Make Great Barrington more bicycle-friendly

In a letter to the editor, Caroline Feather writes, 'More people would want to cycle for transport and not just recreation were they not afraid of being killed or maimed by motor vehicles.'

To the editor:

I am in Great Barrington for the summer, and have been commuting around here by bicycle. I have some suggestions for how the town could be made more cycling-friendly. Some efforts are already evident: the painting of symbols on newly paved roads to indicate cycling routes; and the creation of cycle lanes on Main Street (into which car users open their doors, necessitating very watchful cycling). These measures cost no more than the paint used to make the markings. Perhaps the income the town is receiving from selling marijuana could be spent on actual infrastructure for cycling.

In England, where I usually live, many towns and cities separate cycle paths from roads wherever possible. Very often there are routes shared by cyclists and pedestrians (and sometimes equestrians). When paved, these routes are divided in half, with red pavement for the cycle path and black pavement for the walkway. In other places, routes are not paved, but cyclists are required to yield to pedestrians. This works. It makes far more sense for cyclists and pedestrians to share a route than for cyclists and motorists to share.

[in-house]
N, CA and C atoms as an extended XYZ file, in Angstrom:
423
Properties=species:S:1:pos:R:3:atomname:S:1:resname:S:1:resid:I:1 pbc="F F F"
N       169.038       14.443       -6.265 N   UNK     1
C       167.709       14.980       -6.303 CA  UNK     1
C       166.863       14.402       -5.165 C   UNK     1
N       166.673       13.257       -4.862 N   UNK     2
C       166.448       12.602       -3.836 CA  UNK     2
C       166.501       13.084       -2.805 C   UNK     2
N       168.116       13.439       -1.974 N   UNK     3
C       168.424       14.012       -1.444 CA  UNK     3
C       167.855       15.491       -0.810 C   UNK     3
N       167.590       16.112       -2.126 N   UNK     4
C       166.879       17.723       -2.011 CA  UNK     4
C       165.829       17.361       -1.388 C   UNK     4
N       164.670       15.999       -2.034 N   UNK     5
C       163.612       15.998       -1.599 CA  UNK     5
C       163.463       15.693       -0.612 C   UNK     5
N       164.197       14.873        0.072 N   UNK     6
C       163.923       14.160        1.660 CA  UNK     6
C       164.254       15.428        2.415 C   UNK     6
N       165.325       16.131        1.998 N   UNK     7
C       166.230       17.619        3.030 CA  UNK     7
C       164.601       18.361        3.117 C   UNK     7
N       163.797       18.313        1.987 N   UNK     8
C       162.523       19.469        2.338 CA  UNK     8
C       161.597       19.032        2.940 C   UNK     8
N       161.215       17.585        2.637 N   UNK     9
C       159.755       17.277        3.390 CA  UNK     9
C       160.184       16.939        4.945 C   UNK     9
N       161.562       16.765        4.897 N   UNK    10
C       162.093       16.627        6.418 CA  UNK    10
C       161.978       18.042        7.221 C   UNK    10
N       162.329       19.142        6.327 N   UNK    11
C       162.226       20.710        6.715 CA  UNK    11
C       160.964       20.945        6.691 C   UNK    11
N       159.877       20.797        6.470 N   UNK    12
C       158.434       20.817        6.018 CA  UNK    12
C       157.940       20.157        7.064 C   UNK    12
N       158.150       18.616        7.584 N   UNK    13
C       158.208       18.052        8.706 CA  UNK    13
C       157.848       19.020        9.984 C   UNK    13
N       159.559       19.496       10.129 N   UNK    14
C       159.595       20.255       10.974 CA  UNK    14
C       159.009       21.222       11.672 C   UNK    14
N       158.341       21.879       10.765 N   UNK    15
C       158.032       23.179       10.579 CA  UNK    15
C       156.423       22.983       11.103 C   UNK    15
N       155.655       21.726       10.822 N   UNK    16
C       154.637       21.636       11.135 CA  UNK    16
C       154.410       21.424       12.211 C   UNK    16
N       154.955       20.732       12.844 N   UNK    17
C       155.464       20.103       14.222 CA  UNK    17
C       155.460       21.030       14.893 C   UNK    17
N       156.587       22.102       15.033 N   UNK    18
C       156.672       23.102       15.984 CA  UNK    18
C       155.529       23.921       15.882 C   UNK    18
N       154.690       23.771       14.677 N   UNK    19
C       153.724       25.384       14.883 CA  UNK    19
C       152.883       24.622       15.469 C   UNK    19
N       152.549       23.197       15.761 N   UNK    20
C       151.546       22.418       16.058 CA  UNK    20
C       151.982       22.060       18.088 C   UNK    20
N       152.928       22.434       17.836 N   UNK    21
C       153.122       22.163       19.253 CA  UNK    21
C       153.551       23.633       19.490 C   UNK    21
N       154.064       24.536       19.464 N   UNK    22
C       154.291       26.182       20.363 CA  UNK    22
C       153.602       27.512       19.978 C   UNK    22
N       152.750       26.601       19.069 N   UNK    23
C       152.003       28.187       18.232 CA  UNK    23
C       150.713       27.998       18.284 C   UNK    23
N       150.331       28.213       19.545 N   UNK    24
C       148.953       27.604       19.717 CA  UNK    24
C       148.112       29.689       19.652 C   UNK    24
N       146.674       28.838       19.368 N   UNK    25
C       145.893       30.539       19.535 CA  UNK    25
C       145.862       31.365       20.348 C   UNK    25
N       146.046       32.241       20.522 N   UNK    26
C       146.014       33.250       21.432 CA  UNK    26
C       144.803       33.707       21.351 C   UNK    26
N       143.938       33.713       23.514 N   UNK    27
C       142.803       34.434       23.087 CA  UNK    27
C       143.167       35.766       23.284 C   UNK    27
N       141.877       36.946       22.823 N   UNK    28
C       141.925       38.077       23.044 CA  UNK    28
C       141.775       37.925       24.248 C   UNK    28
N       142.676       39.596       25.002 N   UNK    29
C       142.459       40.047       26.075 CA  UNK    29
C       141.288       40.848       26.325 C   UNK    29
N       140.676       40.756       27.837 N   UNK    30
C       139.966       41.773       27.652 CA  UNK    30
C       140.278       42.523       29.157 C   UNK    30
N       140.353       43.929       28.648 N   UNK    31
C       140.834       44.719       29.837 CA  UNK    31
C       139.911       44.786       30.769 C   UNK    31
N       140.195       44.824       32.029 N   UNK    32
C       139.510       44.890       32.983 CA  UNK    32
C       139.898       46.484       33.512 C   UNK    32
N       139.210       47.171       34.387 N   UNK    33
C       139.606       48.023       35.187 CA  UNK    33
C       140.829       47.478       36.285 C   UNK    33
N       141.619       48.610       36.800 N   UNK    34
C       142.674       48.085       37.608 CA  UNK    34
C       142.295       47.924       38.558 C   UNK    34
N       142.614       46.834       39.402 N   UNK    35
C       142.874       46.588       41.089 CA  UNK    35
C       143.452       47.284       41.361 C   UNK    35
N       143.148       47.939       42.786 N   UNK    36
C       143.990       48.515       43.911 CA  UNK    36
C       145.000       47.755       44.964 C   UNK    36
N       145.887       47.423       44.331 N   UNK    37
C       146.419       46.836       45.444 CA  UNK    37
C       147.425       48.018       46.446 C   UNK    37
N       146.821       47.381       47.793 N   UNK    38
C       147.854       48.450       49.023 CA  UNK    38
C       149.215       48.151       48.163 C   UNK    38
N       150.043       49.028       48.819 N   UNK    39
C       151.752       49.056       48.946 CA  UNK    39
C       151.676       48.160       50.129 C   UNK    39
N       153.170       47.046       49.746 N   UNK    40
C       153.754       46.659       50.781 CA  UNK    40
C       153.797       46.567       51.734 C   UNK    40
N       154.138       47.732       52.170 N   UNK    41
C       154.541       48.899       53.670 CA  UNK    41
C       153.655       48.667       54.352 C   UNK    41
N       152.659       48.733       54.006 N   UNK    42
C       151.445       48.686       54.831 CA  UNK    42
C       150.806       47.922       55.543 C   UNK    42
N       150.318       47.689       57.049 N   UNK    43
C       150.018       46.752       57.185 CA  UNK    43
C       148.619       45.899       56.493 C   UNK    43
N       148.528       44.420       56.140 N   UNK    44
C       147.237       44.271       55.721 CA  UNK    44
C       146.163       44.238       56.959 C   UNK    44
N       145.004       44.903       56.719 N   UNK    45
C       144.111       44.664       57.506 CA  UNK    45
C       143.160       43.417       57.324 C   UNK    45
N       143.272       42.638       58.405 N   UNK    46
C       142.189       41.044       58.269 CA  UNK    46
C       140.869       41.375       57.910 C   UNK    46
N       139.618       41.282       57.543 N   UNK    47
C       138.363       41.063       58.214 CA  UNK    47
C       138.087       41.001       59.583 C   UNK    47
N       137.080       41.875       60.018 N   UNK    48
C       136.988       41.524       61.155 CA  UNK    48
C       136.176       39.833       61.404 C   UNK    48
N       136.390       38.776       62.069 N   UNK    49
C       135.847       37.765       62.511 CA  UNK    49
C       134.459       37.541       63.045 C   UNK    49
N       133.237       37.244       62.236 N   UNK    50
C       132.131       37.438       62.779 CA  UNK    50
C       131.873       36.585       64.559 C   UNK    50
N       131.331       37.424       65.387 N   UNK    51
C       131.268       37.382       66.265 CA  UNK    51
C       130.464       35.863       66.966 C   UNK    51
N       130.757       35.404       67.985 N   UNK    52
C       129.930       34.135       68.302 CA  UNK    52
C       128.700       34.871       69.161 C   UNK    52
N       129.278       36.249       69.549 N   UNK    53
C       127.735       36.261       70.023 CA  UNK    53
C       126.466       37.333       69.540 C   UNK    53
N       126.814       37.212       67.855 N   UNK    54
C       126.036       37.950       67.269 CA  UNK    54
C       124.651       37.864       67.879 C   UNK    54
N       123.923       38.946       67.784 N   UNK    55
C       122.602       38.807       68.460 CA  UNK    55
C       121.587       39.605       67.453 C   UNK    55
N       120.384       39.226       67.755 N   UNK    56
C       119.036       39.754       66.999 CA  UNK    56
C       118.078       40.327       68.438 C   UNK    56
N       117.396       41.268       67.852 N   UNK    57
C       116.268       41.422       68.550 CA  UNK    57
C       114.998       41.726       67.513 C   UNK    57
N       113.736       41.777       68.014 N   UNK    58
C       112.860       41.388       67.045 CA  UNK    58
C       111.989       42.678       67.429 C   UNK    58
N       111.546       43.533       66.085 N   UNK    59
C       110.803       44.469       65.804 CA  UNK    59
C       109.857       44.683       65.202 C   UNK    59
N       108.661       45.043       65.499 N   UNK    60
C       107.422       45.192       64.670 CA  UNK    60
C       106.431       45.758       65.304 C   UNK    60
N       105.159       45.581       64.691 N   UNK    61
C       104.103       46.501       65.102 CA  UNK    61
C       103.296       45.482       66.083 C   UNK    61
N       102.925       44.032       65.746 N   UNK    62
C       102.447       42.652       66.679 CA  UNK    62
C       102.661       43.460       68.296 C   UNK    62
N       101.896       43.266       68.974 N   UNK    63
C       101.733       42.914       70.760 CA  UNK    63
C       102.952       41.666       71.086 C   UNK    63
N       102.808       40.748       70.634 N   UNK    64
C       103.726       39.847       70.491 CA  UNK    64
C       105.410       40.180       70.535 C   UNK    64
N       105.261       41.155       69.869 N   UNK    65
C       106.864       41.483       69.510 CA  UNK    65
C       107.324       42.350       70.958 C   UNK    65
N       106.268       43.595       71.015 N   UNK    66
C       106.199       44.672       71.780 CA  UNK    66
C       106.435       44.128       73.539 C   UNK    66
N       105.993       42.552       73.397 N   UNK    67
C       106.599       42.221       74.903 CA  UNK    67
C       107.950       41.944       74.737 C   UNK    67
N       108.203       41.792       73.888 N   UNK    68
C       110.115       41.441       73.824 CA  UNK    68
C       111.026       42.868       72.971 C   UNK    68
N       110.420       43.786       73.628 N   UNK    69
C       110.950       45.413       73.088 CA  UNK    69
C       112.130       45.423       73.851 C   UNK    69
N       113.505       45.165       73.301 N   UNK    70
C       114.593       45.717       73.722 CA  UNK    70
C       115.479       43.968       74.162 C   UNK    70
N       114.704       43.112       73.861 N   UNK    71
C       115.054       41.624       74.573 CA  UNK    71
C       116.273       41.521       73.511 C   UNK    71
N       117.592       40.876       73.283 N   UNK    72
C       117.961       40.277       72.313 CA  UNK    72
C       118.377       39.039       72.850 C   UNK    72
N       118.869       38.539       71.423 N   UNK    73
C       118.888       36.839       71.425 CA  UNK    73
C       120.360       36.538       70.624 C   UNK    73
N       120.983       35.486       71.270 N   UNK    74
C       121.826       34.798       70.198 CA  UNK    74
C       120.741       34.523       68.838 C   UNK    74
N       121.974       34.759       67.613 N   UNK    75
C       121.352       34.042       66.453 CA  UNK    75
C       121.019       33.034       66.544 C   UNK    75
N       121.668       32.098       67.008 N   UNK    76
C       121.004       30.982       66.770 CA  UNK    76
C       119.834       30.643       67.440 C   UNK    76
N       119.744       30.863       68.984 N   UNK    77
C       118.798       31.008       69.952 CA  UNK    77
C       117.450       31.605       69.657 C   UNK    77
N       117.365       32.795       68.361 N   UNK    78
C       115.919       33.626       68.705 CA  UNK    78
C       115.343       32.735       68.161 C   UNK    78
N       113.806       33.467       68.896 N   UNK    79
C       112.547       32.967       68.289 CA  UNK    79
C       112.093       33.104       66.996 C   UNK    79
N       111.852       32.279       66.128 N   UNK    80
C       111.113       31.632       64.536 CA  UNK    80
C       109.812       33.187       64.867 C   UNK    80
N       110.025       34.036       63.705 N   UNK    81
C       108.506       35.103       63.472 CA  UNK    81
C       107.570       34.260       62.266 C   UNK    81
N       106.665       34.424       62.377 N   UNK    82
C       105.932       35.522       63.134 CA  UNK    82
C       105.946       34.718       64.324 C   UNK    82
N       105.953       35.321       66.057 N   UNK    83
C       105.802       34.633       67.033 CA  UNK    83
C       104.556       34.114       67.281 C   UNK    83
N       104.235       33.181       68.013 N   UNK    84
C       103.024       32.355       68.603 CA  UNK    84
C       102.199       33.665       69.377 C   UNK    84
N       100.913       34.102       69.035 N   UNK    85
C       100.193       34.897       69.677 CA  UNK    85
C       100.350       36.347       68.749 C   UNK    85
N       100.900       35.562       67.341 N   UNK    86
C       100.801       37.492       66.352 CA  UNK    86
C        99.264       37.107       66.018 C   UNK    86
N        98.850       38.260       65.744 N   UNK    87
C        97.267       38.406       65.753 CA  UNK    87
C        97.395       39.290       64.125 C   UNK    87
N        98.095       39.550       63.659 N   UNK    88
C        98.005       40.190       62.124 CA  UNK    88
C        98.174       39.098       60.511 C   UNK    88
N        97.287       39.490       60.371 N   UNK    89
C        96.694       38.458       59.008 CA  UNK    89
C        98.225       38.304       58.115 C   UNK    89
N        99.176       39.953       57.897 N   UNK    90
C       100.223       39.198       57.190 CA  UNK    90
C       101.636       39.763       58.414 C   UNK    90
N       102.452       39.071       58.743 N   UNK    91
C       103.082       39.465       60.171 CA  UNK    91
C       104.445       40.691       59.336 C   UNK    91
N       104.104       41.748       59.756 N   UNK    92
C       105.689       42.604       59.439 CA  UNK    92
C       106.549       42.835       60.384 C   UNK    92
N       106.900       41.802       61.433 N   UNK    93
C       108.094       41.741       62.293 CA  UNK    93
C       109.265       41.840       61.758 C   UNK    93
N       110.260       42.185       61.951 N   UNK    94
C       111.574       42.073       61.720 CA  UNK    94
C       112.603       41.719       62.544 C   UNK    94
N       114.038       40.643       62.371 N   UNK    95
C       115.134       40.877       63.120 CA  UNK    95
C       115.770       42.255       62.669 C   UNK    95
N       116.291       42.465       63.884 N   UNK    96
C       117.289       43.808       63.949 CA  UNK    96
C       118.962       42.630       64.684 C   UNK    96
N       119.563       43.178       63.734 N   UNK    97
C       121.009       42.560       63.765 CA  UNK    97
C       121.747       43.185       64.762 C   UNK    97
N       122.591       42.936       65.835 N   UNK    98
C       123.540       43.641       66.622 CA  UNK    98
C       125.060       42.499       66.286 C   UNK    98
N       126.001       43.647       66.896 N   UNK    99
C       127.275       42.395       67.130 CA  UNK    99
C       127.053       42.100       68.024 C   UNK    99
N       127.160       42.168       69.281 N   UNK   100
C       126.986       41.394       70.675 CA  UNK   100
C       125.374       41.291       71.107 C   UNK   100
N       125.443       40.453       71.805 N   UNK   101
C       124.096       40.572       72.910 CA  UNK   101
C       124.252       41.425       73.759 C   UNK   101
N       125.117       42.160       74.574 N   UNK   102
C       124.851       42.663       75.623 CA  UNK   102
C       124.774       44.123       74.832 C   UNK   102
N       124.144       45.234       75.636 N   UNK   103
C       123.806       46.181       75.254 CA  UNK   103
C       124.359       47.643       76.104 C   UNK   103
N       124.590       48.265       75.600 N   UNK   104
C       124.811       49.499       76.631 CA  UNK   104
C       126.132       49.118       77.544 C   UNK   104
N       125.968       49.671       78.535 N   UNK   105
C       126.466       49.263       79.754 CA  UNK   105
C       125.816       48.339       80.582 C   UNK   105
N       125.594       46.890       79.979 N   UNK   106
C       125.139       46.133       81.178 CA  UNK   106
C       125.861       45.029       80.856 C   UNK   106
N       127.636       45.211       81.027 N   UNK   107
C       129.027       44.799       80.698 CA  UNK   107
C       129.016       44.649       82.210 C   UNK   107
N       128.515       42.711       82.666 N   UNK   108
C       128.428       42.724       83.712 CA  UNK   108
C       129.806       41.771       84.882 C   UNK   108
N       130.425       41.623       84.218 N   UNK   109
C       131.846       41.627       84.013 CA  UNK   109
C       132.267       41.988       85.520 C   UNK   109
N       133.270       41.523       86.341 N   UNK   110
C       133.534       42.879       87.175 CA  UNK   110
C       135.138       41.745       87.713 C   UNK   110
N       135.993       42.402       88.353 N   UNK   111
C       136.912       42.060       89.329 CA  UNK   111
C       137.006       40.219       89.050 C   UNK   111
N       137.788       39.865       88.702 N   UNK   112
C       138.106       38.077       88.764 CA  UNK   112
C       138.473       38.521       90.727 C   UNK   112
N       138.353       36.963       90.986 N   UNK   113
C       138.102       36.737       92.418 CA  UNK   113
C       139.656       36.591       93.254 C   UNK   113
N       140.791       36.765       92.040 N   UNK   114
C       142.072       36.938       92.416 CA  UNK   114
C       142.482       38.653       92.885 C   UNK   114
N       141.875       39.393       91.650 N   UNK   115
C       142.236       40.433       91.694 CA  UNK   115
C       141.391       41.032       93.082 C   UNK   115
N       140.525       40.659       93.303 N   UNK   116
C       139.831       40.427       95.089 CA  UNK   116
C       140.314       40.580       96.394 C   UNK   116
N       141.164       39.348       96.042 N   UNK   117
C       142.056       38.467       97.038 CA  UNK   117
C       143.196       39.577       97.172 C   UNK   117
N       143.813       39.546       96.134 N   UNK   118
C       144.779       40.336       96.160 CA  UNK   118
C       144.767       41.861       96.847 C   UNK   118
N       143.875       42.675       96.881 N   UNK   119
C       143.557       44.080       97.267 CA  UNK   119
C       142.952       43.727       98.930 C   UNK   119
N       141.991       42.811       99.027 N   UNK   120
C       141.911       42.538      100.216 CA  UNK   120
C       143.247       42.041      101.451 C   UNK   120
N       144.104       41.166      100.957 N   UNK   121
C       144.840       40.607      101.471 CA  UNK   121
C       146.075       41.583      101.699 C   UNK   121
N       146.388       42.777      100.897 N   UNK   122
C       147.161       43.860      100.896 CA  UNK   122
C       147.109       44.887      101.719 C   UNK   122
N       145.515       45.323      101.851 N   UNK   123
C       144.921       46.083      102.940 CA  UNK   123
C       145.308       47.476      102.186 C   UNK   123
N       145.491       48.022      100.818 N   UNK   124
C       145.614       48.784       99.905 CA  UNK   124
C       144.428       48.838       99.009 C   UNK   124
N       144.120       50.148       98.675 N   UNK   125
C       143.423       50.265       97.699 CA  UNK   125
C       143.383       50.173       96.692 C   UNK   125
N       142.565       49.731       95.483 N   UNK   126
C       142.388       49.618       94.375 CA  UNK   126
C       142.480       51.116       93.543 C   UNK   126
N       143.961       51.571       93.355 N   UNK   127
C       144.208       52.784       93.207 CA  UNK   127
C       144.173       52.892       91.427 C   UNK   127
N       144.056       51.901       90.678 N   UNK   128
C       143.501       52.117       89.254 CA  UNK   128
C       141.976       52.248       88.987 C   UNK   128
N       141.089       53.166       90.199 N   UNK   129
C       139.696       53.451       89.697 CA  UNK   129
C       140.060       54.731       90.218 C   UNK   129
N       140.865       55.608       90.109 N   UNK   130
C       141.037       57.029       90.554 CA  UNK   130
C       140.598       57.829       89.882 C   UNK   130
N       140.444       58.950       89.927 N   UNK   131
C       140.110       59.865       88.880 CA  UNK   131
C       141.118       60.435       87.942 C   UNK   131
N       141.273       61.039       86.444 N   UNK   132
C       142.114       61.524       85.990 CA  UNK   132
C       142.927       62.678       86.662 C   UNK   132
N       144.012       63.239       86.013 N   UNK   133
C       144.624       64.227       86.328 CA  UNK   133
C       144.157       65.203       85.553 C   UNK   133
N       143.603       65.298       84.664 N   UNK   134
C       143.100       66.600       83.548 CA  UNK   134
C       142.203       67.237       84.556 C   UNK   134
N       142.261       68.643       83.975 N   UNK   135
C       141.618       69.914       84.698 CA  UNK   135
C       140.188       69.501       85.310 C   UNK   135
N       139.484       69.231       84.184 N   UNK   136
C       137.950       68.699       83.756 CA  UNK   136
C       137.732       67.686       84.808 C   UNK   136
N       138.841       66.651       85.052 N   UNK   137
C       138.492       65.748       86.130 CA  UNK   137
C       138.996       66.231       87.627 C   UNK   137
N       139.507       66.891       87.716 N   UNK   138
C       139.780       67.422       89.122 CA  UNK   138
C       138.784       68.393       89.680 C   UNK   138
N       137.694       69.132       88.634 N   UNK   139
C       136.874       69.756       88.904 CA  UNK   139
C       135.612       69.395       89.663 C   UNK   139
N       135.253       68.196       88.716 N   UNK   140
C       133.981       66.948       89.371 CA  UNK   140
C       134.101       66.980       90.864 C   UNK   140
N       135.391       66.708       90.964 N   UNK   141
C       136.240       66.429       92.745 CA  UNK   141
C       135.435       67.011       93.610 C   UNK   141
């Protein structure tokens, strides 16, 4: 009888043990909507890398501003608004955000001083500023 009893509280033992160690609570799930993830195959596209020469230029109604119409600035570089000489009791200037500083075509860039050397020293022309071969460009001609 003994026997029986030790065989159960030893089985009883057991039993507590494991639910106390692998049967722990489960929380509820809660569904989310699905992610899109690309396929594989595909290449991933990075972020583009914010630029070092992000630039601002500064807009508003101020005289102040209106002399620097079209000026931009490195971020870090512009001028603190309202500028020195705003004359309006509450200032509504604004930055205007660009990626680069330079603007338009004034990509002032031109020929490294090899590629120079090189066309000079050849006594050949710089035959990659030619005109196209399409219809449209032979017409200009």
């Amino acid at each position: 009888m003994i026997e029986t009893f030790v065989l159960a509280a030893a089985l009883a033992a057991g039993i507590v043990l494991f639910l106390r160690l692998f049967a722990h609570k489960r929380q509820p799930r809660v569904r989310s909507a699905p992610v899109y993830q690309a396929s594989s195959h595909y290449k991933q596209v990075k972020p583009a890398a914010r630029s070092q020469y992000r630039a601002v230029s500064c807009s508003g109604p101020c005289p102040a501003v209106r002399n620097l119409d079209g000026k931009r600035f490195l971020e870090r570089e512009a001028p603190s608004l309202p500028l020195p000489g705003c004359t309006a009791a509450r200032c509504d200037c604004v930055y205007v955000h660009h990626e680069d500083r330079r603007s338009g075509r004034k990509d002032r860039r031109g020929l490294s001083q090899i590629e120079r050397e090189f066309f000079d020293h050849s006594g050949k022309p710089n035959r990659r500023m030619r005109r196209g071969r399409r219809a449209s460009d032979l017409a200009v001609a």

The planned extension of the wonderful (but currently short!) River Walk could permit cyclists without endangering pedestrians or destroying their peace of mind, were it required of cyclists to yield the right of way, slow down when nearing pedestrians, and alert them to the proximity of a bike by ringing a bell.

The old cracked sidewalk down Route 7 could be replaced with a pathway for cyclists and pedestrians to share. If there were an insistence on cyclists sharing with motorists on this route, then it needs to be clearer that the road is also a cycle route. At the very least, road markings need renewing. But a breakdown lane that peters off into a foot-wide shoulder with drains and broken glass and other debris in it is extremely poor provision for cyclists. It would be far better to have a separate lane for cycling, as in the center of town.

Crossing arrangements at many intersections in Great Barrington are problematic for both cyclists and pedestrians. Drivers who are intent on turning right on red often pay little heed to the crossing signal that tells pedestrians they have a right to cross. This is dangerous.

As we are being told more urgently all the time by environmental scientists, we have to find ways to cut our CO2 emissions. The age of the fossil fuel-powered private car has got to come to an end if civilization is to continue. Serious investment in alternative forms of transport needs to happen without delay. More people would want to cycle for transport and not just recreation were they not afraid of being killed or maimed by motor vehicles.


Catherine Feather
Great Barrington